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  #34  
Old 10-15-2007, 12:56 PM
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Re: wise crack

Neat how music has evolved. When I was kid "Born to be Wild" by Steppenwolf was as bad as it got. Had to listen to it before every xcountry race and track meet. Morning coffee sounds better every year.
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  #35  
Old 10-16-2007, 09:37 AM
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Re: wise crack

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Originally Posted by evaldart View Post
The stuff I am fond of within the Heavy Metal genre would likely scare the pants off a satanist. Chaos, feedback, lightning-picking, crunch, doom, gloom, gore, sludge...all in front of a post-apocalyptic drumbeat.
I also really liked Kurt Kobane's droning over and over. And add a line like "I want to eat your cancer" and you've got the perfect feel good music for me.

Last edited by suburbanartists : 10-16-2007 at 12:00 PM.
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  #36  
Old 10-16-2007, 04:08 PM
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Re: wise crack

Back to the crack. Its a crack in what someone called "the grand procession of life".
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  #37  
Old 12-01-2007, 08:12 PM
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Merlion Merlion is offline
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Re: wise crack

This long crack on the floor of the Tate Modern Gallery hall is in the news again. It is not easy to have a good solution to this problem.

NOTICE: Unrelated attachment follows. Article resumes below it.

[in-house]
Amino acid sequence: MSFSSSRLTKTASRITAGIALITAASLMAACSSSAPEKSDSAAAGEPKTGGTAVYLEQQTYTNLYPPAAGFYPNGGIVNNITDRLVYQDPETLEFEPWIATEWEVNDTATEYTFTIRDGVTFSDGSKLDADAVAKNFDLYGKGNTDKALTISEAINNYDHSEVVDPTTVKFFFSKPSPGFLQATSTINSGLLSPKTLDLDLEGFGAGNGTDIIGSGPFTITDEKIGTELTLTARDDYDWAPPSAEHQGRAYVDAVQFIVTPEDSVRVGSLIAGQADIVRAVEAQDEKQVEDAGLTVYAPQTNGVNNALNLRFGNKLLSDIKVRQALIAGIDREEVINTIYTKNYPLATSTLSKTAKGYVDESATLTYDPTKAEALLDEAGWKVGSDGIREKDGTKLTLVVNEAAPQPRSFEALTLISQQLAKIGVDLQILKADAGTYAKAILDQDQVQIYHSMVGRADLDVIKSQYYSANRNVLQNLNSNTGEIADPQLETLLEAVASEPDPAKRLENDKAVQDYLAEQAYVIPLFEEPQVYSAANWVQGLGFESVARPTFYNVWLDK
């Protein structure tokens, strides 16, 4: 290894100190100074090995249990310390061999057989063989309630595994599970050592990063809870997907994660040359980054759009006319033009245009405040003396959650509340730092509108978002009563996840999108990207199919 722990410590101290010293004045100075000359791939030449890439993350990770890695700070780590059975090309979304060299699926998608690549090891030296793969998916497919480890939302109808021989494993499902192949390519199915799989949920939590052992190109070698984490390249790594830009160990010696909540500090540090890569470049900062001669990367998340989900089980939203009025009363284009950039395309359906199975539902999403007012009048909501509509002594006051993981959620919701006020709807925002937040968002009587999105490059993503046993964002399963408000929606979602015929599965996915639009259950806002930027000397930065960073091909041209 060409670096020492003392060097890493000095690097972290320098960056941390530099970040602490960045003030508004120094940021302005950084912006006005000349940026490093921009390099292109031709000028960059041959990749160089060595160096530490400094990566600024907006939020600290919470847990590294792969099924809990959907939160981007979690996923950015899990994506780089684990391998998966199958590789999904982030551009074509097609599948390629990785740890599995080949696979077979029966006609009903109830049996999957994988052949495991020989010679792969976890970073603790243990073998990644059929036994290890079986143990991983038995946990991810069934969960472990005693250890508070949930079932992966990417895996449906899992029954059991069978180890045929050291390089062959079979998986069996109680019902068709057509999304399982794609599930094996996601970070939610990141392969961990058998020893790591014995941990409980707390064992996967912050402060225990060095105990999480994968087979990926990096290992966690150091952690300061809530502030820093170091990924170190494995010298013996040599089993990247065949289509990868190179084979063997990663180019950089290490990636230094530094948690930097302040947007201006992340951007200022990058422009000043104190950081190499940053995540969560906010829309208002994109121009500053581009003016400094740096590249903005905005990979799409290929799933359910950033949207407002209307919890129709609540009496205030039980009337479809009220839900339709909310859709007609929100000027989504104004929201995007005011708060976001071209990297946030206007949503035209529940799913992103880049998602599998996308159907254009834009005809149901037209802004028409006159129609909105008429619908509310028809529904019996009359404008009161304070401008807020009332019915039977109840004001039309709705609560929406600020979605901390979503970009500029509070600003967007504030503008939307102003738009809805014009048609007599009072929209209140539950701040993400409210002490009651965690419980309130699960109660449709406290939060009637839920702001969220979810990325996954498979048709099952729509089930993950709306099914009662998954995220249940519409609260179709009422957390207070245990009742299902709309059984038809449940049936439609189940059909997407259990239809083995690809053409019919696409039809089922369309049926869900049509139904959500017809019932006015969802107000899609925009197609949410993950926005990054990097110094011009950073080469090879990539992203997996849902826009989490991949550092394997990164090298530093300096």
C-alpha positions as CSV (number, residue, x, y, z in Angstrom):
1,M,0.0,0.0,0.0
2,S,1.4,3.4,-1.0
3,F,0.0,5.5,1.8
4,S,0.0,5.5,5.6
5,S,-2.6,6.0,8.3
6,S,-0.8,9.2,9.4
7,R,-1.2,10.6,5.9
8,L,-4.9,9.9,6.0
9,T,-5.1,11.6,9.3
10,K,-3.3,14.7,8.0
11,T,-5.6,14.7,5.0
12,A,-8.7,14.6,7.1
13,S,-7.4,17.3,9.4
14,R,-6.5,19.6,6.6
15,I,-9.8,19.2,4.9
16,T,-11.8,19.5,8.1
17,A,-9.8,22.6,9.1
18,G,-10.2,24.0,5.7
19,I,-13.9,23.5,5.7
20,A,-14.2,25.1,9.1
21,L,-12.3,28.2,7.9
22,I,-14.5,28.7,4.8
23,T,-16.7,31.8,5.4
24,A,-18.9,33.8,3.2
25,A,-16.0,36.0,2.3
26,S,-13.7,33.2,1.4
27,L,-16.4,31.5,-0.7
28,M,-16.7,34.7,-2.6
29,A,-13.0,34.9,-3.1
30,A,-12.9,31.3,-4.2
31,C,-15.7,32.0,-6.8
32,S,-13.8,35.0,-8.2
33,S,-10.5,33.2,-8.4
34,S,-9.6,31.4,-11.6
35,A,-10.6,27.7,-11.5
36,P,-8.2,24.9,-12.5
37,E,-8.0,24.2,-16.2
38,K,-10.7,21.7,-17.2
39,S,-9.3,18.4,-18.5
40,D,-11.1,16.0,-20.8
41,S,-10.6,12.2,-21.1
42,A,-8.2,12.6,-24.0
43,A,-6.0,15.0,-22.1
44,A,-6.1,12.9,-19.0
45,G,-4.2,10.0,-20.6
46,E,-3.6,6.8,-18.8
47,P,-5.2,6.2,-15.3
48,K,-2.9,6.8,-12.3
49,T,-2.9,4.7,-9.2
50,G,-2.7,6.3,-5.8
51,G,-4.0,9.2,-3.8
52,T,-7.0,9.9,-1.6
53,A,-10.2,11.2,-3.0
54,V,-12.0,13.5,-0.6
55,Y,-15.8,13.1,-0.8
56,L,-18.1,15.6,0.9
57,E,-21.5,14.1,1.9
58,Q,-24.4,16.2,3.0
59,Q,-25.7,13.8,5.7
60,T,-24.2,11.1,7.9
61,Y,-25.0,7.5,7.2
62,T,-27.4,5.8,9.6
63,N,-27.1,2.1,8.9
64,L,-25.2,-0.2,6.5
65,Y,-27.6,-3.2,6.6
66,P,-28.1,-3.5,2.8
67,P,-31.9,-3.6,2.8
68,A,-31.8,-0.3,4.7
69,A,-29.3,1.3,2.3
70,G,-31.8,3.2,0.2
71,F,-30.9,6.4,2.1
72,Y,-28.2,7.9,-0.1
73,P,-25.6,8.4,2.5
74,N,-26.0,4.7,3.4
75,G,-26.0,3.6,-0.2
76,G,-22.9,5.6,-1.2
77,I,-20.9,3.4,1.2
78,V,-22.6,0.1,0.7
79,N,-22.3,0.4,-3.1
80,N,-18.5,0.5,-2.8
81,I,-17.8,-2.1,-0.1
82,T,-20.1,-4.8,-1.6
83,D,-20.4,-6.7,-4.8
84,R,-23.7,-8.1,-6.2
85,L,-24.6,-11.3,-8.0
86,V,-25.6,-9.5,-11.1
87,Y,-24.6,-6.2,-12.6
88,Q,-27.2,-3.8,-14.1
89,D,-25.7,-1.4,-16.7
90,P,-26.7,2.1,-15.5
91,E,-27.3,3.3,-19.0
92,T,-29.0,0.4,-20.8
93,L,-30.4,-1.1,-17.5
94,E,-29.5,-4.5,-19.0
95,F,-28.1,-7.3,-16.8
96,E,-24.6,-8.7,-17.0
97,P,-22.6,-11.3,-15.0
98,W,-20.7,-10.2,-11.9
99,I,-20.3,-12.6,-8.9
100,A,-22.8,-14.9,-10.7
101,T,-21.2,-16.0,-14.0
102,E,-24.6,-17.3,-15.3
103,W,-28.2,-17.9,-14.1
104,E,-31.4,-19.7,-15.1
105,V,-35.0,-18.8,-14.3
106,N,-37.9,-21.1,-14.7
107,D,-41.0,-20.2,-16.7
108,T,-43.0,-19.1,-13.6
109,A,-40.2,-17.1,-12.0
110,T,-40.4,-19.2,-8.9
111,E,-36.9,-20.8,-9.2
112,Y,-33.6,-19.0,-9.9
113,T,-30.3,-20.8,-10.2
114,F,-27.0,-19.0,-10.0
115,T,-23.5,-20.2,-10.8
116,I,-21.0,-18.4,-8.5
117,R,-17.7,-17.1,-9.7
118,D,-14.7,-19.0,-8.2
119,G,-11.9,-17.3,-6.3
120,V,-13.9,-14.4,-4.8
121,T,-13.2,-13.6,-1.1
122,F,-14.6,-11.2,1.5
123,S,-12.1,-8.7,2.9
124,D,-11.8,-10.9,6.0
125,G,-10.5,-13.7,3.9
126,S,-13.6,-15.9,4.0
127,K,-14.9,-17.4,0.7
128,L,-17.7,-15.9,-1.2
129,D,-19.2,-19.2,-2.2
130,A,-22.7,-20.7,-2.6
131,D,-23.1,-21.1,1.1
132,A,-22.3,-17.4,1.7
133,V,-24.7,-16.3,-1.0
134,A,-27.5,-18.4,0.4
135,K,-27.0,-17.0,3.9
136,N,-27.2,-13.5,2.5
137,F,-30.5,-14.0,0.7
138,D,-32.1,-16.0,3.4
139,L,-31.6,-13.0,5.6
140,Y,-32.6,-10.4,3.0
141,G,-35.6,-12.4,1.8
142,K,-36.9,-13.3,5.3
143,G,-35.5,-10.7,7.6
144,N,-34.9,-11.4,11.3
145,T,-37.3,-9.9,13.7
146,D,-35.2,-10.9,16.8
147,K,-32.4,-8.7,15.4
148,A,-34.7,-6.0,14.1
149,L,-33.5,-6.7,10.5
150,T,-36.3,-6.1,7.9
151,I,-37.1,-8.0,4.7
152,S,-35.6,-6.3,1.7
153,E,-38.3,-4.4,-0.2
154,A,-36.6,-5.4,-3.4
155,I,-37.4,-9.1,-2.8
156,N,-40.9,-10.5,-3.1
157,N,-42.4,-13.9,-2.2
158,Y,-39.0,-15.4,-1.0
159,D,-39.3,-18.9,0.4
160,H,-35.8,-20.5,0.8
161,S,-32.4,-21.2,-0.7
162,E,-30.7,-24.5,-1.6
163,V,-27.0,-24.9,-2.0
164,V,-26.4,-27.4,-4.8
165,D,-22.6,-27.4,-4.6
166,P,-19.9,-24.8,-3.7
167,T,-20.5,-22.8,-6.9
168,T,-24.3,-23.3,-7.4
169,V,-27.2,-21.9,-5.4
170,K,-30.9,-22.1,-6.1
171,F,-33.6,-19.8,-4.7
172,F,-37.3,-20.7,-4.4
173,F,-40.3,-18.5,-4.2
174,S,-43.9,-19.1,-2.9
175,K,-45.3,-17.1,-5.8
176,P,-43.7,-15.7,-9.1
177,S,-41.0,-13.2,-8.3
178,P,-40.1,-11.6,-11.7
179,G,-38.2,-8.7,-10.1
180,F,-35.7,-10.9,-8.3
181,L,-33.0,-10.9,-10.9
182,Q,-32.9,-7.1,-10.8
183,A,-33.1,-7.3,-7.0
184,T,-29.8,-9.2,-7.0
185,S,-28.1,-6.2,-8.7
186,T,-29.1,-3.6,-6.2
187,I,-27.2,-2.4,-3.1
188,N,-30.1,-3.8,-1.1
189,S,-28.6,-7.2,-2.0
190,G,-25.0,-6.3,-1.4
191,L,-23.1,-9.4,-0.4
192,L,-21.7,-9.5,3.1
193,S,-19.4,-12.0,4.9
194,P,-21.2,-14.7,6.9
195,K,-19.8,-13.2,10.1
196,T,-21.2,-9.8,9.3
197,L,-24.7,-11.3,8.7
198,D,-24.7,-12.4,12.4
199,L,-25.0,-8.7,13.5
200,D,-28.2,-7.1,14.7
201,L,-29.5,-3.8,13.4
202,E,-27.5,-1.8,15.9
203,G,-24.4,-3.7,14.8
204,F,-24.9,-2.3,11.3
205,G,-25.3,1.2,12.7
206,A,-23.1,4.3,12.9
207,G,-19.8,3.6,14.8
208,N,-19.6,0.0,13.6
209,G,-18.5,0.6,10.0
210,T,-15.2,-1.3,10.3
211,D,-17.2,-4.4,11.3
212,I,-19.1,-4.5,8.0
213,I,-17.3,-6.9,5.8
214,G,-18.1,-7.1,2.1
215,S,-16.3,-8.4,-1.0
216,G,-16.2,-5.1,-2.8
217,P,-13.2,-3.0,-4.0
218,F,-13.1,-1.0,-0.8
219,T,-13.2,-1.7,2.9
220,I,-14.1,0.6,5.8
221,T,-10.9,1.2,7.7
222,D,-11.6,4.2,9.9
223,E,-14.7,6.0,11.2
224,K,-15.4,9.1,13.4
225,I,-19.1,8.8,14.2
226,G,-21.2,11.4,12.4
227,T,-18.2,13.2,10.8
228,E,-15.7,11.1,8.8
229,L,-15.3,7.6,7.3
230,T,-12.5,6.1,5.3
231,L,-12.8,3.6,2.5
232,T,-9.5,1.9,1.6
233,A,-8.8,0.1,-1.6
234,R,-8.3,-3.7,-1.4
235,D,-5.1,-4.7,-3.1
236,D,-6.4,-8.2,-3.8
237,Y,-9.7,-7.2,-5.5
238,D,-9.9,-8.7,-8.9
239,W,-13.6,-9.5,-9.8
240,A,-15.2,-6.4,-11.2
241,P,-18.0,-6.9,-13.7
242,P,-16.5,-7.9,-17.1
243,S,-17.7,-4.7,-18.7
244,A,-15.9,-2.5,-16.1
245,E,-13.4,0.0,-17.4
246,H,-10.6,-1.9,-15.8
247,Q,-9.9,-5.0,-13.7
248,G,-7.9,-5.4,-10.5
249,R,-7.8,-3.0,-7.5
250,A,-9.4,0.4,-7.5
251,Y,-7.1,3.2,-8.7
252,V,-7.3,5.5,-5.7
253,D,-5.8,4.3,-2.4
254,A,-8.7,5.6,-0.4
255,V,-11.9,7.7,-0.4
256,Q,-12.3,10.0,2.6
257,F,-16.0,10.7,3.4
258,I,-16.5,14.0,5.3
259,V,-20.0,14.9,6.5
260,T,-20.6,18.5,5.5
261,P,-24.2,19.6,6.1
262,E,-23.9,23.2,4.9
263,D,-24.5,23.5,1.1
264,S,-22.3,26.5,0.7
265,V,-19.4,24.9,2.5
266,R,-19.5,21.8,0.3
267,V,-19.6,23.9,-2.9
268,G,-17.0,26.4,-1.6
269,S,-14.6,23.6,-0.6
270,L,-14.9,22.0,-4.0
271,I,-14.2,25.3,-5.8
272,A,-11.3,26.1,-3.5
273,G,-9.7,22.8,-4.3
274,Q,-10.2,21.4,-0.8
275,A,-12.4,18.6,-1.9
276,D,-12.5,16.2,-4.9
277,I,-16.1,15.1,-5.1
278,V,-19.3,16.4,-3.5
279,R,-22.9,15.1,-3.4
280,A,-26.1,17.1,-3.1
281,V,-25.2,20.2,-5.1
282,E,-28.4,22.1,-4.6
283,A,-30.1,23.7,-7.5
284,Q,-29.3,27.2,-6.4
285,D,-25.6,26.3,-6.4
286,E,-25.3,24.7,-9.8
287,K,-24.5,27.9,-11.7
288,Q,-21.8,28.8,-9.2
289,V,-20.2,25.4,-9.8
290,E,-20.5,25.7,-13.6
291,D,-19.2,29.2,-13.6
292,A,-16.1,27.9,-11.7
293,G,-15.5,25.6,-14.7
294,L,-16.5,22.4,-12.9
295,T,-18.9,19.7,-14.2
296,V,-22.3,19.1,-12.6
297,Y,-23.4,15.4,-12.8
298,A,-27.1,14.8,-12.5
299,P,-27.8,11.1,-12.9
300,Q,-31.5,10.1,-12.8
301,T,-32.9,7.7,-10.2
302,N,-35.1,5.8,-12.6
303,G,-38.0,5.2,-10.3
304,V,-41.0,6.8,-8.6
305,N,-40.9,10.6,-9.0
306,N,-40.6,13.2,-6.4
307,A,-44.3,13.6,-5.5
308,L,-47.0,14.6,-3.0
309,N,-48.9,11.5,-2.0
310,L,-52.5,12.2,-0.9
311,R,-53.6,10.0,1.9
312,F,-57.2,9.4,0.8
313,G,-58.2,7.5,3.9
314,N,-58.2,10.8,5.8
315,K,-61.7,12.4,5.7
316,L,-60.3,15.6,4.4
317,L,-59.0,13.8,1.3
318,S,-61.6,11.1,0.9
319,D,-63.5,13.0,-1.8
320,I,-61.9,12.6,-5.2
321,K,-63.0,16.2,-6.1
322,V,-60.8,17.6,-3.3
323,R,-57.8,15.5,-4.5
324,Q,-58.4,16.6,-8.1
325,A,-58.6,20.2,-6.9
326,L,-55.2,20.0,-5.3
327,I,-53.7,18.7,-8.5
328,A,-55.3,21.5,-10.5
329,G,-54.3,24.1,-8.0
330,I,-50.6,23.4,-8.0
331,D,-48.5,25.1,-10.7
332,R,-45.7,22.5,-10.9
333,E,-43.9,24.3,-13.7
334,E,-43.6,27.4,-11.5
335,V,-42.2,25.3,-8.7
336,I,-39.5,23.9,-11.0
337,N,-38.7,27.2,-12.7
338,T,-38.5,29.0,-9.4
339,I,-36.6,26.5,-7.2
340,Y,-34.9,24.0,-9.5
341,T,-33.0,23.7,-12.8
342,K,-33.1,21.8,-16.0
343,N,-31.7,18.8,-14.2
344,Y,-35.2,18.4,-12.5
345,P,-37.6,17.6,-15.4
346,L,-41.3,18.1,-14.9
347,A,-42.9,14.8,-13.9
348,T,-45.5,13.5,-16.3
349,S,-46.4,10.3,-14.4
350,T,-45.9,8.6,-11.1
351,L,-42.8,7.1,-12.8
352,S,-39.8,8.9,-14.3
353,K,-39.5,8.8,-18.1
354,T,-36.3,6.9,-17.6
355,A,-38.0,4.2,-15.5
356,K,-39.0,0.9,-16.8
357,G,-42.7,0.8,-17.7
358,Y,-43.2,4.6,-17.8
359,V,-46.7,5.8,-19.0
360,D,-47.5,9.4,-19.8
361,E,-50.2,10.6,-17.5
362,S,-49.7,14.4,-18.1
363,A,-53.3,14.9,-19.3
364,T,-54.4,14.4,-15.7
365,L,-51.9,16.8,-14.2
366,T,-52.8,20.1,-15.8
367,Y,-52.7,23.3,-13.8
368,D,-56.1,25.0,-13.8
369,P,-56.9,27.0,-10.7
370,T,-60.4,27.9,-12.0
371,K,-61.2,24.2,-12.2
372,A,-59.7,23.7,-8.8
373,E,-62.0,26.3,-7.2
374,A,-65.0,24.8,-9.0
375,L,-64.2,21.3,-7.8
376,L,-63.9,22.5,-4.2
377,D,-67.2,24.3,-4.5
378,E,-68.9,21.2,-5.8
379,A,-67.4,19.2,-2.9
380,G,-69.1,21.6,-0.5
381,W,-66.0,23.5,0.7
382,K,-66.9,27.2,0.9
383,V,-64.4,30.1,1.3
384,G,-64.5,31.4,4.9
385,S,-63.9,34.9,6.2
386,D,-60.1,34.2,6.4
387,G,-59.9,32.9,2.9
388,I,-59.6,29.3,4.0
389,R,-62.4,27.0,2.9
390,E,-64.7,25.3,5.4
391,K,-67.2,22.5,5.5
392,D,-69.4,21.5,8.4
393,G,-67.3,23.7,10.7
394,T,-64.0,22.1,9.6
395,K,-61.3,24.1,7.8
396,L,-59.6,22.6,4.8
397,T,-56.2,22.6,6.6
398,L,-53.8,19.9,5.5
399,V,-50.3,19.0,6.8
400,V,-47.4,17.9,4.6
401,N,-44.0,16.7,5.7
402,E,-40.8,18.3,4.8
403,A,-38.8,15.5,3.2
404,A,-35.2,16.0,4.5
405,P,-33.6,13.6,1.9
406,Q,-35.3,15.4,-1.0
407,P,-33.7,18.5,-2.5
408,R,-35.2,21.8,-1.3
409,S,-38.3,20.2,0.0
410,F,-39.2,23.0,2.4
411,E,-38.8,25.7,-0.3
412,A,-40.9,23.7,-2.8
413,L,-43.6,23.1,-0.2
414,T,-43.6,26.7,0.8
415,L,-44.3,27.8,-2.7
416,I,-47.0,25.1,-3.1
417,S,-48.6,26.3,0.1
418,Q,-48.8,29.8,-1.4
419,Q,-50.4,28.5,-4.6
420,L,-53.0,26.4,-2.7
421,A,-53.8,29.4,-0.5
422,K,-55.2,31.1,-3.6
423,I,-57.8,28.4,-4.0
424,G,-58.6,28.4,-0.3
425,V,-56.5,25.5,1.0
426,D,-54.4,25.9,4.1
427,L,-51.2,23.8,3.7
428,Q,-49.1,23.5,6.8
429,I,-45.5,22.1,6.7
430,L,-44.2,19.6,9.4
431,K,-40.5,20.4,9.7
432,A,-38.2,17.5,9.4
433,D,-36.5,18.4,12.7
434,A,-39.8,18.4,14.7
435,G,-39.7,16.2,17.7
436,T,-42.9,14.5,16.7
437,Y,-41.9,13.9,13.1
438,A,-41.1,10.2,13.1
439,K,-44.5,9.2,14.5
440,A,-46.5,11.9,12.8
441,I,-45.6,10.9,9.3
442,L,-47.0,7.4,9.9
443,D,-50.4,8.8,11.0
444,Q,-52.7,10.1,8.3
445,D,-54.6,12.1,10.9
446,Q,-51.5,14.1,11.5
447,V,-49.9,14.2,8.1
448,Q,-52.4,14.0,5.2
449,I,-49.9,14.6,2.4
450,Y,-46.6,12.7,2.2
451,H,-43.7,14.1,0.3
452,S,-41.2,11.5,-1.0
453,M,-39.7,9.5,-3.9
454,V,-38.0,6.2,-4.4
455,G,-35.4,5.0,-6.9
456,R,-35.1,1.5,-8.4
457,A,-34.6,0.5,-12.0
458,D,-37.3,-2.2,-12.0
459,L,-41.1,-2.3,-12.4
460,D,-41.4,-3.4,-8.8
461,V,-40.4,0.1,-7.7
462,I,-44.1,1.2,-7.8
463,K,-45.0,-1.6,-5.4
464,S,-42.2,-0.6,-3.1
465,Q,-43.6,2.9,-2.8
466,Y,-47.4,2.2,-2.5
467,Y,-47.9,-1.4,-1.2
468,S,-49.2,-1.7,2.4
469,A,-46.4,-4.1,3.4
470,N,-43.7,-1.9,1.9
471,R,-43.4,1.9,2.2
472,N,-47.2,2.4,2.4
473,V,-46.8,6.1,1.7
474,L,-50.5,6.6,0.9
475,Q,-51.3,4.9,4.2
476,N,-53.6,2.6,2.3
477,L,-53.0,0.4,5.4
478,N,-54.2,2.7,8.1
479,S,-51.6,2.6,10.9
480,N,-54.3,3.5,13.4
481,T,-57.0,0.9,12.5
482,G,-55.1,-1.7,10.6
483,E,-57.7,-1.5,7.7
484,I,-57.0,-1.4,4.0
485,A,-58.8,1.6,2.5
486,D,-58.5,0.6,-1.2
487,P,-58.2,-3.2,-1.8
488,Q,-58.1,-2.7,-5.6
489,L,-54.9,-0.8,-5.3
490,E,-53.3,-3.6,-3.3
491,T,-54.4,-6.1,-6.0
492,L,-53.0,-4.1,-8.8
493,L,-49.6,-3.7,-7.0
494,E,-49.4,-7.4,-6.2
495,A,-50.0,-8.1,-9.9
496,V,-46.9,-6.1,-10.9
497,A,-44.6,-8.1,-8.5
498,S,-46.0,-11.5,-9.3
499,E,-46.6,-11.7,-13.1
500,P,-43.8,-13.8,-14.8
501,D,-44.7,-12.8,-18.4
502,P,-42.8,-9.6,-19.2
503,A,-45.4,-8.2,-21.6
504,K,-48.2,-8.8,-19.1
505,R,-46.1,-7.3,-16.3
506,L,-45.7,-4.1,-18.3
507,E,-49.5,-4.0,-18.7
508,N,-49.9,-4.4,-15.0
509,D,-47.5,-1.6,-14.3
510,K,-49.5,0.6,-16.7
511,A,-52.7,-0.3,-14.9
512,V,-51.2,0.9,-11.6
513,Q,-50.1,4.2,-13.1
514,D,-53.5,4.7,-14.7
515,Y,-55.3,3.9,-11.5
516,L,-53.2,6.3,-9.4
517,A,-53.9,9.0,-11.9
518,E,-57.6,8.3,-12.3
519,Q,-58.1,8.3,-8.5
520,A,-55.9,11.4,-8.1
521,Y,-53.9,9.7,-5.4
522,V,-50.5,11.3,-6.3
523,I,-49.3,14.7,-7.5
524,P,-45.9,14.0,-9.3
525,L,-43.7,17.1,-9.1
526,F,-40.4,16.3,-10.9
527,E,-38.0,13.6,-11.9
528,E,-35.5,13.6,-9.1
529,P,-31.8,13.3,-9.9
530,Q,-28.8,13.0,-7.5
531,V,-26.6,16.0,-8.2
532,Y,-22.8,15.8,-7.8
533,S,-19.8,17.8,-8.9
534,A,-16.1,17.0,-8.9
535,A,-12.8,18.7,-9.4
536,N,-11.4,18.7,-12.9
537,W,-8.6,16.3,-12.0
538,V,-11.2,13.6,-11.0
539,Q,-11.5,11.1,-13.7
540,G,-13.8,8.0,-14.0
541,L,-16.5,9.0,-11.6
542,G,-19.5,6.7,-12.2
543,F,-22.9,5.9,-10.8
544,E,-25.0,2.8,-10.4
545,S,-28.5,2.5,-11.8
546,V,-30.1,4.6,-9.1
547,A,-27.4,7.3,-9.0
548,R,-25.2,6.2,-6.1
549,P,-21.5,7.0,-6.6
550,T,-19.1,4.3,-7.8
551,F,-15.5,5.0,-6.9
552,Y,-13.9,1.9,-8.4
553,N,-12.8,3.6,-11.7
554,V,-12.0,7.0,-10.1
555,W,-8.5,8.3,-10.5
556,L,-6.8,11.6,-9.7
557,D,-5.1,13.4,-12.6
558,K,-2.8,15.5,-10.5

Crowds are suffering for their art at the Tate Modern

Nov 26, 2007. The Times


Art rarely carries a public health warning even when the likes of Damien Hirst and Tracey Emin try to push the boundaries of taste.

However, the casualties have been mounting up at Tate Modern in London, where 15 people were hurt viewing Shibboleth 2007in the first four weeks after its opening.

Beginning as a crack, Shibboleth widens and deepens as it snakes across the gallery’s Turbine Hall, until in some places it is large enough for a toddler to fall into. ....

Four of the 15 accidents, some of which resulted in minor injuries, have been reported to the Health and Safety Executive. The museum has considered using Perspex glass to cover Shibboleth 2007, .... runs the full 167 metres (548 feet) of the cavernous hall. ...

Dennis Ahern, the Tate’s head of safety and security, told colleagues in an internal e-mail before the opening of the exhibit, that the primary risks associated with it were “obvious and quite simple” – the unwary could trip and fall “with the potential for significant leg injury”.

He added: “With Shibboleth this hazard differs from equitable ones in that physical protection measures which would normally be applied to a gap of this nature are not deemed appropriate due to its artistic nature.” ....

According to the same correspondence, Tate Modern is facing four other legal claims arising from other incidents, mostly related to the giant slides that last year occupied the hall.

Record numbers flocked to try out the five corkscrewing slides, the biggest of which was 55˝ metres (182ft) long and had a drop of 27 metres. ...

A Tate spokesperson said .... there were no plans to barrier off or cover the work.
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  #38  
Old 12-01-2007, 10:12 PM
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Re: wise crack

i call it natural selection, the toddler was never meant to be?.... there was a childrens book i read as a kid, arthur ransoms 'we never meant to go to sea', a childrens sailing trip was given permission by telegram from a distant father 'if not duffers wont drown'.